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Meditation and mindfulness could actually worsen depression and anxiety

TextAlex Peters

A minority of people experience negative effects from meditation, a new report has found

Everyone has been feeling more stressed than usual lately with the relentless news about the virus, uncertainty around the future, financial or professional worries, and the constant back and forth from the government on what exactly we should or shouldn’t be doing.

One way people have been dealing with this stress and anxiety during lockdown is by turning to meditation and mindfulness which studies have shown can help with both mental and physical health. Headspace, one of the world’s largest meditation apps, reported that daily downloads of the app doubled between mid-March and the end of May. The number of monthly downloads for meditation app Ten Percent Happier also doubled between mid-March and April.

However, meditation might not be the best solution for everyone. A new report has found that one in 12 people who try meditation experience negative effects, usually a worsening of anxiety or depression. These numbers come from a systematic review of evidence by Dr Miguel Farias, a reader in cognitive and biological psychology at Coventry University. Dr Farias and his team combed through 55 relevant studies in medical journals and, after excluding those that had deliberately set out to find negative effects, found that on average about 8 per cent people who try meditation experience an unwanted effect.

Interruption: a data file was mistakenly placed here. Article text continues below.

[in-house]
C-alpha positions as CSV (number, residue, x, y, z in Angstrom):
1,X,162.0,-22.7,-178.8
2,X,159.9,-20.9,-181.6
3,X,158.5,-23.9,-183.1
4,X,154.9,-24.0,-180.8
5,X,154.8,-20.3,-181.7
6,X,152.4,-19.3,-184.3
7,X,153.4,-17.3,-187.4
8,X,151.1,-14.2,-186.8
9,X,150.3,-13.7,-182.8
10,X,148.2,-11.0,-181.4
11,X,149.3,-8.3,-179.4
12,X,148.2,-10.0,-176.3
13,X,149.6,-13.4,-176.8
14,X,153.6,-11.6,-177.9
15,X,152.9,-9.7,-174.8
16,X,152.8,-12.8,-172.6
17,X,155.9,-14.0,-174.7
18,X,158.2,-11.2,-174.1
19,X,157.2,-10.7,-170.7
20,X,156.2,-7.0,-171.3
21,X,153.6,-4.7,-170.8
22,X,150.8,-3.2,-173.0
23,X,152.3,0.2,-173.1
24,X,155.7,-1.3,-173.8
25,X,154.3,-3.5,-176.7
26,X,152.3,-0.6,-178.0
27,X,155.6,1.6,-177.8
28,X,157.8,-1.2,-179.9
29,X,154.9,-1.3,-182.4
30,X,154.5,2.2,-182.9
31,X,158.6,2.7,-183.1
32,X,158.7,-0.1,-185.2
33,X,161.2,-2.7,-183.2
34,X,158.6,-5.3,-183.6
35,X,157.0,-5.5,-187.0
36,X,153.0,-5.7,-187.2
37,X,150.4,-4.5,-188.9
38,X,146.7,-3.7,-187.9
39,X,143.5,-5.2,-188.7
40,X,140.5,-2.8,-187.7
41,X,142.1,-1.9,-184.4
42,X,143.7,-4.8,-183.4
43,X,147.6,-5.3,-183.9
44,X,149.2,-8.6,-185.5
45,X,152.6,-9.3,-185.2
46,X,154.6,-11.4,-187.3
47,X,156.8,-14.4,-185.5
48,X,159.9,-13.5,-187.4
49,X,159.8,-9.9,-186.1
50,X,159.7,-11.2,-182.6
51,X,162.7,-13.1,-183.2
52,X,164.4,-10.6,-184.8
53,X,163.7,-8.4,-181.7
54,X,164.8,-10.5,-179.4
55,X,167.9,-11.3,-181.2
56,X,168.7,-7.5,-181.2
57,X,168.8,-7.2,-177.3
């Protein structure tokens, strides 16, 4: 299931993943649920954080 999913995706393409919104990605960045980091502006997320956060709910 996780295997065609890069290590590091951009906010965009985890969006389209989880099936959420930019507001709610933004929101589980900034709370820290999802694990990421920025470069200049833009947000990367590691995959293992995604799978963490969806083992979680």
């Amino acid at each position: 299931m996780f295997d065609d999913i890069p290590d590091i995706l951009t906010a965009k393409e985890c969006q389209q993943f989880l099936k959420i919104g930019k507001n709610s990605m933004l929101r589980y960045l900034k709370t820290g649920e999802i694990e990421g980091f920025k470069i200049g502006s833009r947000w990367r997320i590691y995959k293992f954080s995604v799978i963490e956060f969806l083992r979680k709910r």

A new report has found that one in 12 people who try meditation experience negative effects

“For most people it works fine but it has undoubtedly been overhyped and it’s not universally benevolent,” says Dr Farias. “People have experienced anything from an increase in anxiety up to panic attacks.” The team also found instances of psychosis or thoughts of suicide.

In 2019, a study led by Marco Schlosser at University College London surveyed 1232 people who had meditated at least once a week for at least two months. Just over 25 per cent of participants said they had experienced “particularly unpleasant experiences,” including anxiety, fear, or disturbed emotions, which they attributed to their meditation practice.

However, experts say that people shouldn’t be put off by these findings. Katie Sparks, a chartered psychologist and a member of the British Psychological Society, told New Scientist that negative thoughts can be a normal part of the process. “Meditation has been found to help people to relax and refocus and help them both mentally and physically,” she says but sometimes the mind can “rebel” against attempts to still thoughts. “It’s like a backlash to the attempt to control the mind, and this results in an episode of anxiety or depression.”

Rather than avoid meditation, people should try guided meditation sessions led by a teacher either in-person or on an app. “The current study could stop people participating in something which can be of benefit in the right context,” she says.

For those people who have found positive effects through meditation, try out this guided session with Project Ajna founder Giselle La Pompe-Moore.

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